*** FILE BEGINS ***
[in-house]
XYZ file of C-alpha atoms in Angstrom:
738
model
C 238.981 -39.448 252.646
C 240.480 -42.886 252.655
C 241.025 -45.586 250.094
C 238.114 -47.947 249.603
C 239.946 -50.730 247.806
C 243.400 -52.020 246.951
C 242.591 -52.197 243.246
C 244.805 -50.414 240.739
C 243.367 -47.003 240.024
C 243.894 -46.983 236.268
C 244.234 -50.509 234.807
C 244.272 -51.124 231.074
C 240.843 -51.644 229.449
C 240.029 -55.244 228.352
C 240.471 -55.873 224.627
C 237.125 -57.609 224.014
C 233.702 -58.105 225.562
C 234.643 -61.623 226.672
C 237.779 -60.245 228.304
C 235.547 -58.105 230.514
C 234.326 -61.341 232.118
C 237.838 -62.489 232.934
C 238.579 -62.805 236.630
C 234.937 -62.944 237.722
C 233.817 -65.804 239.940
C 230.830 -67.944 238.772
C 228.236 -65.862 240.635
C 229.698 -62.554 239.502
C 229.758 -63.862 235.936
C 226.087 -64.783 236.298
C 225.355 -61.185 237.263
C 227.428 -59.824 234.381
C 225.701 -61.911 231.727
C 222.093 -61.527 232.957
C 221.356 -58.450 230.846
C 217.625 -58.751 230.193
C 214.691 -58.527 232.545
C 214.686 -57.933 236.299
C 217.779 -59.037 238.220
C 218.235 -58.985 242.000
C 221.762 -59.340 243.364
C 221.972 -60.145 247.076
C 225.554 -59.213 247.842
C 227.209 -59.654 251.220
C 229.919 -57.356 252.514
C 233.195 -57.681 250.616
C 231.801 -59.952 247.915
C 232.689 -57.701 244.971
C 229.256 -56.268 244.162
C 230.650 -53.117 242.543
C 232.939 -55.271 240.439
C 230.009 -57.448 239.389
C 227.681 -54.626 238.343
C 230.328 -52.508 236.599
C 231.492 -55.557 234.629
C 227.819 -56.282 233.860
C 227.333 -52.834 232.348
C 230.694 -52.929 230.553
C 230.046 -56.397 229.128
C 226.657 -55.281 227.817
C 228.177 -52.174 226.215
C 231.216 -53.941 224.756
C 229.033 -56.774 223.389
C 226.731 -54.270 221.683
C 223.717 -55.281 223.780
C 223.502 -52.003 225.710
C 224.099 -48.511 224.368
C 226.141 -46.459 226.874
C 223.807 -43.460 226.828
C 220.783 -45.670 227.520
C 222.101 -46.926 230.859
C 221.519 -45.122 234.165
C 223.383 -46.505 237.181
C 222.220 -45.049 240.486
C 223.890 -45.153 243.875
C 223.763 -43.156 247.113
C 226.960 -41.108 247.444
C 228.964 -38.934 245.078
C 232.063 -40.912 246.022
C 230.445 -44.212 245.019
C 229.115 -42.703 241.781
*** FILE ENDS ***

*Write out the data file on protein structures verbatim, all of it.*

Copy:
[in-house]
XYZ file of C-alpha atoms in Angstrom:
738
model
C 238.981 -39.448 252.646
C 240.480 -42.886 252.655
C 241.025 -45.586 250.094
C 238.114 -47.947 249.603
C 239.946 -50.730 247.806
C 243.400 -52.020 246.951
C 242.591 -52.197 243.246
C 244.805 -50.414 240.739
C 243.367 -47.003 240.024
C 243.894 -46.983 236.268
C 244.234 -50.509 234.807
C 244.272 -51.124 231.074
C 240.843 -51.644 229.449
C 240.029 -55.244 228.352
C 240.471 -55.873 224.627
C 237.125 -57.609 224.014
C 233.702 -58.105 225.562
C 234.643 -61.623 226.672
C 237.779 -60.245 228.304
C 235.547 -58.105 230.514
C 234.326 -61.341 232.118
C 237.838 -62.489 232.934
C 238.579 -62.805 236.630
C 234.937 -62.944 237.722
C 233.817 -65.804 239.940
C 230.830 -67.944 238.772
C 228.236 -65.862 240.635
C 229.698 -62.554 239.502
C 229.758 -63.862 235.936
C 226.087 -64.783 236.298
C 225.355 -61.185 237.263
C 227.428 -59.824 234.381
C 225.701 -61.911 231.727
C 222.093 -61.527 232.957
C 221.356 -58.450 230.846
C 217.625 -58.751 230.193
C 214.691 -58.527 232.545
C 214.686 -57.933 236.299
C 217.779 -59.037 238.220
C 218.235 -58.985 242.000
C 221.762 -59.340 243.364
C 221.972 -60.145 247.076
C 225.554 -59.213 247.842
C 227.209 -59.654 251.220
C 229.919 -57.356 252.514
C 233.195 -57.681 250.616
C 231.801 -59.952 247.915
C 232.689 -57.701 244.971
C 229.256 -56.268 244.162
C 230.650 -53.117 242.543
C 232.939 -55.271 240.439
C 230.009 -57.448 239.389
C 227.681 -54.626 238.343
C 230.328 -52.508 236.599
C 231.492 -55.557 234.629
C 227.819 -56.282 233.860
C 227.333 -52.834 232.348
C 230.694 -52.929 230.553
C 230.046 -56.397 229.128
C 226.657 -55.281 227.817
C 228.177 -52.174 226.215
C 231.216 -53.941 224.756
C 229.033 -56.774 223.389
C 226.731 -54.270 221.683
C 223.717 -55.281 223.780
C 223.502 -52.003 225.710
C 224.099 -48.511 224.368
C 226.141 -46.459 226.874
C 223.807 -43.460 226.828
C 220.783 -45.670 227.520
C 222.101 -46.926 230.859
C 221.519 -45.122 234.165
C 223.383 -46.505 237.181
C 222.220 -45.049 240.486
C 223.890 -45.153 243.875
C 223.763 -43.156 247.113
C 226.960 -41.108 247.444
C 228.964 -38.934 245.078
C 232.063 -40.912 246.022
C 230.445 -44.212 245.019
C 229.115 -42.703 241.781